Australia has been the “go to” model for the gun-grabbers, who propose that we mimic what Australia did, and have a government buyback to reduce the nation’s supply of firearms. In Australia in 1996, just south of one million rifles and shotguns were forcibly sold back to the government and destroyed, or 20% of the guns in circulation. Of course, for a similar proportional buyback in the U.S., over 60 million firearms would have to be rounded up and destroyed. An expensive, and logistically impossible task in America, where the public has an overwhelmingly favorable view of firearms.

Besides, Australia at least has an advantage in that they’re an island. If they could get rid of all guns, it would be nearly impossible to smuggle new guns in. On the other hand, we in America couldn’t keep 15 million illegal immigrants out of our country, or prevent the flow of hundreds of billions of dollars worth of drugs across the border. What makes us think we can keep guns out?

A number of the families of the Stoneman Douglas victims have proposed arming teachers, though their calls haven’t gotten nearly as much media attention as the band of students calling for more strict gun control. Specifically, those proposing arming teachers are only proposing allowing those who are already armed to carry in the classroom, such as someone with a military or law enforcement background. In Israel, where everyone is required to serve in the military, this is already the case.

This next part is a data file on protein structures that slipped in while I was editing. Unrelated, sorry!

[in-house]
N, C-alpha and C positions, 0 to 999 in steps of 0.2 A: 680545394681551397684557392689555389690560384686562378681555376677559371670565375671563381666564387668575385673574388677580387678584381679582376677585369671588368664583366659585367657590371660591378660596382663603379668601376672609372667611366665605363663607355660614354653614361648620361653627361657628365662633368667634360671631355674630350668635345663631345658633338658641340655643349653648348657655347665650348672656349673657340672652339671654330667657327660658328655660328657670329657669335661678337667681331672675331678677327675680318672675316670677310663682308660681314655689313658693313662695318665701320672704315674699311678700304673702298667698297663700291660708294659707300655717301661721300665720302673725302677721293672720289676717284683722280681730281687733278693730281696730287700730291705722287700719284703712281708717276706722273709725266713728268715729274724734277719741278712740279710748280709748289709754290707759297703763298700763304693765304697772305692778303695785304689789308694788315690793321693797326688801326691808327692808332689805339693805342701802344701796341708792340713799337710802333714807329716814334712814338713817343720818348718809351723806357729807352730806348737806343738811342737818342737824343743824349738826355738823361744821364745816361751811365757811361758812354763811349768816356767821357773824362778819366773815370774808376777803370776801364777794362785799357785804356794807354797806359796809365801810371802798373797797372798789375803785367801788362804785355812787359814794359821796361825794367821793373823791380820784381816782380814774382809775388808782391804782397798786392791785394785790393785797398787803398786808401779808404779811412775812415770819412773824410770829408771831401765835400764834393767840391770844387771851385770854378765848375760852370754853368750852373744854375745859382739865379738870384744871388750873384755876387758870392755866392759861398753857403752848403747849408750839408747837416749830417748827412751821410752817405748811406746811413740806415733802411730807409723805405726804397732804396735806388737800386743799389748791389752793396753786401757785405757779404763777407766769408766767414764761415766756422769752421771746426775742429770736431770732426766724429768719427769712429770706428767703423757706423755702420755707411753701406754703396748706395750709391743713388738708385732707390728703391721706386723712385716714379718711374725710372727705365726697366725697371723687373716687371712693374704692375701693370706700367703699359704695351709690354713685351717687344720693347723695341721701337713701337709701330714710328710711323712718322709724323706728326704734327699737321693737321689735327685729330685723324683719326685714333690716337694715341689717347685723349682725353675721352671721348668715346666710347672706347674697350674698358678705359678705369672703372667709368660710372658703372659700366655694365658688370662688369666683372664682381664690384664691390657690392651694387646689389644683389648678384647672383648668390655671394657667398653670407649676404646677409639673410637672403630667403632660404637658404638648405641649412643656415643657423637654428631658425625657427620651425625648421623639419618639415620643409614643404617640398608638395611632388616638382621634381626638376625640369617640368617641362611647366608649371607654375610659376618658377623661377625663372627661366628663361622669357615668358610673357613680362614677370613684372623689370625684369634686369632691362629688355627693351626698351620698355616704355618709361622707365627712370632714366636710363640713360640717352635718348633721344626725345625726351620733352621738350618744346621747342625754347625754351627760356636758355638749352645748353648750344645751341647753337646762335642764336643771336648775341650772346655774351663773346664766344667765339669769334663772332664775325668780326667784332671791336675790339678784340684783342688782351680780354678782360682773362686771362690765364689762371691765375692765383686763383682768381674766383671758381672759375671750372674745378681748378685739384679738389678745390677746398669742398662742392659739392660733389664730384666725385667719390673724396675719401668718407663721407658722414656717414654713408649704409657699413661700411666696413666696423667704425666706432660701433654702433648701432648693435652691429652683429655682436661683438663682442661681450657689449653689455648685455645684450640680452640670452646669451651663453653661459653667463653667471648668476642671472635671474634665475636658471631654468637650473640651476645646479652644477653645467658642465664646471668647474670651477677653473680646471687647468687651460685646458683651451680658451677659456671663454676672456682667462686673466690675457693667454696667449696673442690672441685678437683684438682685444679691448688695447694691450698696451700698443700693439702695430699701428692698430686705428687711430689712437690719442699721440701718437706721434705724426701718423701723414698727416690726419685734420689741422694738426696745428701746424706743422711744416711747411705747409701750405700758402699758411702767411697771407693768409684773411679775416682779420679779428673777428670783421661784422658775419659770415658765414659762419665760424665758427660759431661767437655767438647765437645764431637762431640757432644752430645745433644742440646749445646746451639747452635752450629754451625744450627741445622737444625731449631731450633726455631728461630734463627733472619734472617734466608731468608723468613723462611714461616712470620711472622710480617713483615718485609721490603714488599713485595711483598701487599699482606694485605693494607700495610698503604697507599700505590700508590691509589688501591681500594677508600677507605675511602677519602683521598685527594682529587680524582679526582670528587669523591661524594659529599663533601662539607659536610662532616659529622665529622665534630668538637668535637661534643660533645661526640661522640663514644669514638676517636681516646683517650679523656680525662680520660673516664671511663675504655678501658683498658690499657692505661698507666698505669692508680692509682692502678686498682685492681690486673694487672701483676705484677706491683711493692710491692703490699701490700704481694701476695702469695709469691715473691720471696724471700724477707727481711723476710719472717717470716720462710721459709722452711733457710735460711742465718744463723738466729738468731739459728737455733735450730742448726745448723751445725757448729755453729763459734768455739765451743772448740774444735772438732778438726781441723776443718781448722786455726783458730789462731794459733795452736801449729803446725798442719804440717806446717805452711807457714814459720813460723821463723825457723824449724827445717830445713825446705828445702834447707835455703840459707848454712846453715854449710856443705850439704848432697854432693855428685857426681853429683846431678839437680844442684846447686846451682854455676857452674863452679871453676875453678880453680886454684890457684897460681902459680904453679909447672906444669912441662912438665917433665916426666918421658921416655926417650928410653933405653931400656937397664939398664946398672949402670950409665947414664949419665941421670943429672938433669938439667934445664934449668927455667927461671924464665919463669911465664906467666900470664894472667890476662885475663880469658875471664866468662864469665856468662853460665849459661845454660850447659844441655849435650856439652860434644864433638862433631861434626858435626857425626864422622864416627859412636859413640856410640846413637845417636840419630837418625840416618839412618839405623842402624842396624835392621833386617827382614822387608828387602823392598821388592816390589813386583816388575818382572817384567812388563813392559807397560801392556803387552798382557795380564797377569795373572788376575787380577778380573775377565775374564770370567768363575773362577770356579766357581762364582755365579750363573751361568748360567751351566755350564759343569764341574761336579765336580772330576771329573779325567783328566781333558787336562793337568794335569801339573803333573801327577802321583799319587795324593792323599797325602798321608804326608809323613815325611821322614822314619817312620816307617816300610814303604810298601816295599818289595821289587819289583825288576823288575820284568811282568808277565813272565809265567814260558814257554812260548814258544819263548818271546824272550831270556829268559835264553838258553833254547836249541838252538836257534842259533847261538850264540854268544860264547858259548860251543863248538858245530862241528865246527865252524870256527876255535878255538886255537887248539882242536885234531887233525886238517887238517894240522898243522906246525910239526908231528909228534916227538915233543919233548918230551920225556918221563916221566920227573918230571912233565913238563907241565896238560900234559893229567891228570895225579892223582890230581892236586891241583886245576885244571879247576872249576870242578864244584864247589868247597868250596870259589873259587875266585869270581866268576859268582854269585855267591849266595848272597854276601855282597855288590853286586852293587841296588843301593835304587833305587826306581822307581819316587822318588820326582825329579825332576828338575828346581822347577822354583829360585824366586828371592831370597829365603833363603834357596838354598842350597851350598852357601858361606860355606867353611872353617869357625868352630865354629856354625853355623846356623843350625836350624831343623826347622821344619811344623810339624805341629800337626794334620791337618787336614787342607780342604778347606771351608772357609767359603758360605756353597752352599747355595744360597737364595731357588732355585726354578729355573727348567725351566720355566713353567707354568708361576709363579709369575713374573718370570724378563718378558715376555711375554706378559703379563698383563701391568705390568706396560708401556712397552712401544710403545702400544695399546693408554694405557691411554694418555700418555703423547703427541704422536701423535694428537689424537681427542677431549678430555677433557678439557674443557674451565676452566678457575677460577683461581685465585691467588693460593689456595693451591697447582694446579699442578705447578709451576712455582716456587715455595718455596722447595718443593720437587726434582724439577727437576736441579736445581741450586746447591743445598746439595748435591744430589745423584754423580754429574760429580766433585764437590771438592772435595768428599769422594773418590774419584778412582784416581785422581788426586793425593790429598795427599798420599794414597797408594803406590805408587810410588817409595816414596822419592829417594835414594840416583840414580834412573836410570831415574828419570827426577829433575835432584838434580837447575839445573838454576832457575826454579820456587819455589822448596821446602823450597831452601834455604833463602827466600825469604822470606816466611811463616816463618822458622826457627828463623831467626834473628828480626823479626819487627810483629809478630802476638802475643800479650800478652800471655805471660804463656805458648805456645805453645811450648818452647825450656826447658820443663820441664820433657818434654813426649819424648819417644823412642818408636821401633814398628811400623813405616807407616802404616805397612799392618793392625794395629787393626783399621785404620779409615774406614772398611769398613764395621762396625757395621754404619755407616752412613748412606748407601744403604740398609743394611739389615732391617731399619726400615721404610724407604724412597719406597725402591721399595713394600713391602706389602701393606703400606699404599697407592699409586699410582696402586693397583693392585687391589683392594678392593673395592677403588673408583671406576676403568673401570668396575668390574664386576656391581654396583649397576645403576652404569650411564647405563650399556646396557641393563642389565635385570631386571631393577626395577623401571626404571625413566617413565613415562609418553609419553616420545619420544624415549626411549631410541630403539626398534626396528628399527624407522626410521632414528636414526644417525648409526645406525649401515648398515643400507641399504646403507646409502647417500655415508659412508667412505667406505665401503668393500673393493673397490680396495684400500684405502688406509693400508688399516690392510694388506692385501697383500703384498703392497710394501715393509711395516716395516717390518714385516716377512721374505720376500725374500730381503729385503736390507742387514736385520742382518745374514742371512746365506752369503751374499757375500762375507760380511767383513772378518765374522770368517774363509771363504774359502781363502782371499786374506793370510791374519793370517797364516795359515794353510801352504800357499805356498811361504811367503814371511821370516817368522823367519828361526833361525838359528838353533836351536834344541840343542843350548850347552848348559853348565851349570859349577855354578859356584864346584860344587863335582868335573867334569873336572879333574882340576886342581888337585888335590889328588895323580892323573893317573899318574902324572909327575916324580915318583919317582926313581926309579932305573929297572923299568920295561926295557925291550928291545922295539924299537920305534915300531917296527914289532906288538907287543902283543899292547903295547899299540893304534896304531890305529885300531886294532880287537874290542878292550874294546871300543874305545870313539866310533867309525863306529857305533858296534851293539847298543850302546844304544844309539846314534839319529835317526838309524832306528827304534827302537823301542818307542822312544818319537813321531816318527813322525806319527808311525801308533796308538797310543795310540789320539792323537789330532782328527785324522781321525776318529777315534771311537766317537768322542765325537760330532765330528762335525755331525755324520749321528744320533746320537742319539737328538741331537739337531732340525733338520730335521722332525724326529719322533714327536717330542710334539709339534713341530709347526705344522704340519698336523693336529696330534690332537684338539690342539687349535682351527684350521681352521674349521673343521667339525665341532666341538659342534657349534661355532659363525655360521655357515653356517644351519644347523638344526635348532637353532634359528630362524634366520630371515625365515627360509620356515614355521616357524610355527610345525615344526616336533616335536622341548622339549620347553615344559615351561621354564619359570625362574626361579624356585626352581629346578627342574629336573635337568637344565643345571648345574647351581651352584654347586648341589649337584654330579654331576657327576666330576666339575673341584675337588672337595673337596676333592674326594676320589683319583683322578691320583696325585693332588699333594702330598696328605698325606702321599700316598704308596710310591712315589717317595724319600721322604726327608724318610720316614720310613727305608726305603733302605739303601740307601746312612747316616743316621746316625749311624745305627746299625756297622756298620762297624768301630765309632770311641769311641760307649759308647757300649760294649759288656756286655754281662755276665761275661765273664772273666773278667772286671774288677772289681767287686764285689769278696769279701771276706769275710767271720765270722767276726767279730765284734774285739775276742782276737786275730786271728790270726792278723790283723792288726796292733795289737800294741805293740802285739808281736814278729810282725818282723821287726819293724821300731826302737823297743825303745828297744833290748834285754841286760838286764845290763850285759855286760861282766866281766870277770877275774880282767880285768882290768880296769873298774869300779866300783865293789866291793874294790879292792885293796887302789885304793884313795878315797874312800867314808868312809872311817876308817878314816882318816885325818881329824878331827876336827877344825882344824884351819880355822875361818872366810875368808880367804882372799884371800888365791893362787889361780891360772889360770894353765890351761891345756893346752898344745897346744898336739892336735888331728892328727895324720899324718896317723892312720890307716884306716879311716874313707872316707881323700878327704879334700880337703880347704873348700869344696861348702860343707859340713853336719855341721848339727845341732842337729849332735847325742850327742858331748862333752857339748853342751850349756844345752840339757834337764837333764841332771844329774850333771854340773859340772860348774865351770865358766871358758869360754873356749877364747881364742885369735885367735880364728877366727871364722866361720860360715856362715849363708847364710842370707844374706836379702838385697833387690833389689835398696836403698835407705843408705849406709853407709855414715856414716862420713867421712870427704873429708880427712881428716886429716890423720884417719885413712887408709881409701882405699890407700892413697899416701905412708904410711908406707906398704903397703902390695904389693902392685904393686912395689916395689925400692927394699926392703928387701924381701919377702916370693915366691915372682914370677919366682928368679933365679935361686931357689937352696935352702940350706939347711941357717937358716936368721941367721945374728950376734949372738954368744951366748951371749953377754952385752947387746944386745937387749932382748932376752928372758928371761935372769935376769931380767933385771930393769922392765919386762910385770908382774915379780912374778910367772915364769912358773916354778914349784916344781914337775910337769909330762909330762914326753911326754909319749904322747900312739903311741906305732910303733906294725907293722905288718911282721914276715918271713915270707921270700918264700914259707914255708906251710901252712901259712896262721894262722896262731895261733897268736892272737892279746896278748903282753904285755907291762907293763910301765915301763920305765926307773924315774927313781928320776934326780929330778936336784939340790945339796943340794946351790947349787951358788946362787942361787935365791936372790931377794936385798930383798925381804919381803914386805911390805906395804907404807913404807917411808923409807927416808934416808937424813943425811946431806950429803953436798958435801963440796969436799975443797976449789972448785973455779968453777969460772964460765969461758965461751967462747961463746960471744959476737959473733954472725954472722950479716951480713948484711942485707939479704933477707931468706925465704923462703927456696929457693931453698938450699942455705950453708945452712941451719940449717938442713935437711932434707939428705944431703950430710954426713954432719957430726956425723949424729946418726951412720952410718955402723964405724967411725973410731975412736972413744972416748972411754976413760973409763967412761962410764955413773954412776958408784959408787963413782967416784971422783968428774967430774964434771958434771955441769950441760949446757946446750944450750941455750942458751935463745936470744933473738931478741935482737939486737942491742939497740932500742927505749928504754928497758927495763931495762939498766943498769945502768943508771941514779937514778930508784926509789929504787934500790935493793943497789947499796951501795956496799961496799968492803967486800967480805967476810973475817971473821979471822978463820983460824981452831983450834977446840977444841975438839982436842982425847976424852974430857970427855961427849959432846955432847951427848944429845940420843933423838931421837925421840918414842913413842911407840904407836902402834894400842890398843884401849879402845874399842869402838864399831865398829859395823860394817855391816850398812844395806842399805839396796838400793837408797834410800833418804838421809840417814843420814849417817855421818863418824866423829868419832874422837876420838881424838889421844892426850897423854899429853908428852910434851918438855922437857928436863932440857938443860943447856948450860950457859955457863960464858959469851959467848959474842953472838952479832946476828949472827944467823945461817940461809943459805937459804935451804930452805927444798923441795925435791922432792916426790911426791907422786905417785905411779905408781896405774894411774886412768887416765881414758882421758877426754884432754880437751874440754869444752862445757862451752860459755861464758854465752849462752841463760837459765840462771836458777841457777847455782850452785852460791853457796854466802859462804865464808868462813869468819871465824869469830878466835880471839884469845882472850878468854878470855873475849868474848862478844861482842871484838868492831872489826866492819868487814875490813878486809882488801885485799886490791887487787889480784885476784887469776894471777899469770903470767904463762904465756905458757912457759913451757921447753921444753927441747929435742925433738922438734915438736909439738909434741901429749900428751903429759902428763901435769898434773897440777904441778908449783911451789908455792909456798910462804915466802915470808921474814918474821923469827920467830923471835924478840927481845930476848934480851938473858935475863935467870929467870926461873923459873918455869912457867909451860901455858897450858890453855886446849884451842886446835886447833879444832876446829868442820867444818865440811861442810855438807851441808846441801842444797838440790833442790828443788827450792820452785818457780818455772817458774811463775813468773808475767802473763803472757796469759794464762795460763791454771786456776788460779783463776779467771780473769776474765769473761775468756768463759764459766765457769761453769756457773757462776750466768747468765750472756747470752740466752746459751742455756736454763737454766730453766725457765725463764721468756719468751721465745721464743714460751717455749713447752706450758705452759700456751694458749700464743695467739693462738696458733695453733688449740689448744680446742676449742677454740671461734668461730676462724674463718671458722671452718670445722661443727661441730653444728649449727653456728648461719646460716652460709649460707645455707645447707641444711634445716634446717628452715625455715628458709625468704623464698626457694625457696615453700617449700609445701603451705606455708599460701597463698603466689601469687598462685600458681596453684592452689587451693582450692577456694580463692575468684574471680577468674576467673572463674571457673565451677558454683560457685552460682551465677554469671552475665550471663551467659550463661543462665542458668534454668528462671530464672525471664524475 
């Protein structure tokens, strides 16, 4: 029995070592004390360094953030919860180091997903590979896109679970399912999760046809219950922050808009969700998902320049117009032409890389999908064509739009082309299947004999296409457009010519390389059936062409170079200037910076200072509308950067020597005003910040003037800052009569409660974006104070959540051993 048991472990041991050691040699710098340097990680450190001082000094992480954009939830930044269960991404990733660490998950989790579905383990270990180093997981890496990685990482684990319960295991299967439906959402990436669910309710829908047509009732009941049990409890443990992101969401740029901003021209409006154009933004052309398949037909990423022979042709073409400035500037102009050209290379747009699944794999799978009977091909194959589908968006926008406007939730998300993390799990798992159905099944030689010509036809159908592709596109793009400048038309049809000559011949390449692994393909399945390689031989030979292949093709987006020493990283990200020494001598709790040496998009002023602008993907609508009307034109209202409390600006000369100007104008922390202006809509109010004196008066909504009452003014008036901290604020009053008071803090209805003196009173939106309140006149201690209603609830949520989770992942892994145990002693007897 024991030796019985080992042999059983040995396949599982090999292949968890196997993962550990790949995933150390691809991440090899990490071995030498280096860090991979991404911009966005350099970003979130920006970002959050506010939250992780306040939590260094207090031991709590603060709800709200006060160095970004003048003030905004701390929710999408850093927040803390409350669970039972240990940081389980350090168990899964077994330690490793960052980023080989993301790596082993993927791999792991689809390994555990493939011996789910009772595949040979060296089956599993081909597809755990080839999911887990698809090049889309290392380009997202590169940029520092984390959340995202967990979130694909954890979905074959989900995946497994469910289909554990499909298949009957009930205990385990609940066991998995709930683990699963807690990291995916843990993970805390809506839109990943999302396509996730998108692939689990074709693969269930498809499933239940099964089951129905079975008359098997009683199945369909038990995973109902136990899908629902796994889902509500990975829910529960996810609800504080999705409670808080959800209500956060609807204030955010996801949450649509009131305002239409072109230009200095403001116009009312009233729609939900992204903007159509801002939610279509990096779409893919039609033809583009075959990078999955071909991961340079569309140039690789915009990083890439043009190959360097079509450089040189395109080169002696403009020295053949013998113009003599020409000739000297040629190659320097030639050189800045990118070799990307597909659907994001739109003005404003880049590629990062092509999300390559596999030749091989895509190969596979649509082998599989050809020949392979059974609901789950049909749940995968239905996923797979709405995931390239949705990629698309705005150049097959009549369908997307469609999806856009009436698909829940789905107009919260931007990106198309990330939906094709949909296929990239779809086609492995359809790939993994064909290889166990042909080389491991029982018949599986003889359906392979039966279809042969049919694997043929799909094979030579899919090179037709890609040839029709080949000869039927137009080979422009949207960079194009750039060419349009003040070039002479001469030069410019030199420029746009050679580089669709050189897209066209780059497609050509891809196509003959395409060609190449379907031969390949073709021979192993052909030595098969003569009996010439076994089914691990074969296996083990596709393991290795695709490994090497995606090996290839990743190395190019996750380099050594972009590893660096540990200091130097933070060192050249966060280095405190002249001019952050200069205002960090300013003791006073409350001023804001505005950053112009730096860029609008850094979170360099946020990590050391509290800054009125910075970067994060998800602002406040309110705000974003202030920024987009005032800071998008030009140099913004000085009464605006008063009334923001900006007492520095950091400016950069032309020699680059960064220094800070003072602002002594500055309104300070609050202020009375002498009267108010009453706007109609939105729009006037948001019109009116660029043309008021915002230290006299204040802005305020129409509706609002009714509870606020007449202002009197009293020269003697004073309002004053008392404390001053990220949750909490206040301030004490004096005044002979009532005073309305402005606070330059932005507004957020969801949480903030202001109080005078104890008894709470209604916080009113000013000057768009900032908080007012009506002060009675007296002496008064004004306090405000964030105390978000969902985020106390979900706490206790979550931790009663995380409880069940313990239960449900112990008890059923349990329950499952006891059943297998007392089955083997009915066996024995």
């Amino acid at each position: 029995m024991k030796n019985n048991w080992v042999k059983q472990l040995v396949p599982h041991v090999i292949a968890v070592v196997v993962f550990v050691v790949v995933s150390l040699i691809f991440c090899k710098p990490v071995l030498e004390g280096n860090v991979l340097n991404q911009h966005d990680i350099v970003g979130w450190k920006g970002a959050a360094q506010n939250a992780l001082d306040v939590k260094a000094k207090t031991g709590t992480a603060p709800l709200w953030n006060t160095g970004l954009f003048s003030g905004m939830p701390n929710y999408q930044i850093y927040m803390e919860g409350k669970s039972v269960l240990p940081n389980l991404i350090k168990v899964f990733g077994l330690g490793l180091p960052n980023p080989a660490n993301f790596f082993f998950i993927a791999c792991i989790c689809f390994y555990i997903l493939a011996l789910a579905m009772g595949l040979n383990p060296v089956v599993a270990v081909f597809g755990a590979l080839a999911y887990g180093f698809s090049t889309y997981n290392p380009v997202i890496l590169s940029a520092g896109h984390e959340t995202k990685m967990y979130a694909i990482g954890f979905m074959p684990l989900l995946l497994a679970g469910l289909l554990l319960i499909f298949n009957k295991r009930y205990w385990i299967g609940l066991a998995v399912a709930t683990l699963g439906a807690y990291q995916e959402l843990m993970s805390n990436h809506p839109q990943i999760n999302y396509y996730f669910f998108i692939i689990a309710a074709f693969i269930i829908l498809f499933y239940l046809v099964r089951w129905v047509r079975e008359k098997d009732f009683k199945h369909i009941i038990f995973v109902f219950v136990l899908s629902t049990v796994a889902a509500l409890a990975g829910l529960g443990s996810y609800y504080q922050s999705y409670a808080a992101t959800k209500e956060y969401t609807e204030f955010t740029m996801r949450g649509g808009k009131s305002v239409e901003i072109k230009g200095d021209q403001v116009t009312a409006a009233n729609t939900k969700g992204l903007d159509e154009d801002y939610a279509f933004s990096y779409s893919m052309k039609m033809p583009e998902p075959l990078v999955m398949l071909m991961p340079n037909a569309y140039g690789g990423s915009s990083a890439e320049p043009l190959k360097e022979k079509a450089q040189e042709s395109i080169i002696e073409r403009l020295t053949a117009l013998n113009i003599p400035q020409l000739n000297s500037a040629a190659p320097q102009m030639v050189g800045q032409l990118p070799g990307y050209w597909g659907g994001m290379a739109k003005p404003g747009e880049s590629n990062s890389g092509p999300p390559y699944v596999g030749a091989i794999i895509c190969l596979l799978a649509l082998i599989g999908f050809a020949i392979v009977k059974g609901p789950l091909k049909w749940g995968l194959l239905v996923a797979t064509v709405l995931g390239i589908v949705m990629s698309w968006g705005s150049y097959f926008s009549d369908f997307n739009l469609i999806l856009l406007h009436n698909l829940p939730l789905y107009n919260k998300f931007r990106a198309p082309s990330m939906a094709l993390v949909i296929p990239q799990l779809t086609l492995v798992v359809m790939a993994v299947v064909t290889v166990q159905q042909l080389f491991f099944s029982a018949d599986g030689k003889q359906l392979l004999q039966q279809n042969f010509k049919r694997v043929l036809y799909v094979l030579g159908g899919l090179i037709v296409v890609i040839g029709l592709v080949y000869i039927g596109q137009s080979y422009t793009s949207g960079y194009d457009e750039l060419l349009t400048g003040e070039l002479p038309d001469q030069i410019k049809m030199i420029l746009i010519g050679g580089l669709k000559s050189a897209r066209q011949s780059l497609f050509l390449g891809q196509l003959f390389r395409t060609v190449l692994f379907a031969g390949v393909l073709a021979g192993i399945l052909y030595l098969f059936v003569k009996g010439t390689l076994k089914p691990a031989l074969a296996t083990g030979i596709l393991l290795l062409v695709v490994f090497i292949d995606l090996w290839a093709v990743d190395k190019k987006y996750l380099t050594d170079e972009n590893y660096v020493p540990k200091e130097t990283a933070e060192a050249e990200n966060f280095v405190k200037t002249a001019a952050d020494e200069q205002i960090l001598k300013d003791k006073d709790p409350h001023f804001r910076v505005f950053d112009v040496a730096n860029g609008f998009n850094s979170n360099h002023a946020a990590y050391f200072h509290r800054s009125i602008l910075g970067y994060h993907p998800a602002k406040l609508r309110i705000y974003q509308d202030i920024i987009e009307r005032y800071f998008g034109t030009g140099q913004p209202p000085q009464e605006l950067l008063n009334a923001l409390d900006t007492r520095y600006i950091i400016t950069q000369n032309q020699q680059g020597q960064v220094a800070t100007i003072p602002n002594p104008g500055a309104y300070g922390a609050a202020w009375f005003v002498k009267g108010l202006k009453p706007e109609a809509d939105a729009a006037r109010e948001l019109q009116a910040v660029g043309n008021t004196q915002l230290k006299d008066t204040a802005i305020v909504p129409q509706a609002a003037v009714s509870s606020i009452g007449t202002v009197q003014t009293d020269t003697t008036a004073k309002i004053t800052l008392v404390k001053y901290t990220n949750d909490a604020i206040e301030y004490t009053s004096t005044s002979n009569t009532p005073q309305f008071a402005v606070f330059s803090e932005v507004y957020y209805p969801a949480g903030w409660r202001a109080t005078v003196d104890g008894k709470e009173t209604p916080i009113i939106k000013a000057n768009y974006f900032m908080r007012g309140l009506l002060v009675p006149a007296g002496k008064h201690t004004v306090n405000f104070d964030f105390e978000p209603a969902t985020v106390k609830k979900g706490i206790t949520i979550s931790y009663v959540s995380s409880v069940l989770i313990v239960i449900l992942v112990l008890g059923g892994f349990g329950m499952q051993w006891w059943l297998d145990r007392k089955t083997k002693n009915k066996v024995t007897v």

And the results? Spectacular. When terrorists attacked a school in Maalot in 1974, instead of declaring every school a gun-free zone, Israel passed a law mandating armed security in schools, provided weapons training to teachers, and, even today, runs frequent active shooter drills. There have been only two school shootings since then, and both have ended with teachers killing the terrorists.

One may argue that the the mandatory military service that every Israeli undergoes justifies the trust Israel has of its citizens, but the vast majority of the IDF are not in combat roles. The pistol course needed to obtain a license takes less than four hours, so it’s hardly a laborious process.

What do you think? Should America follow the Israel model? 

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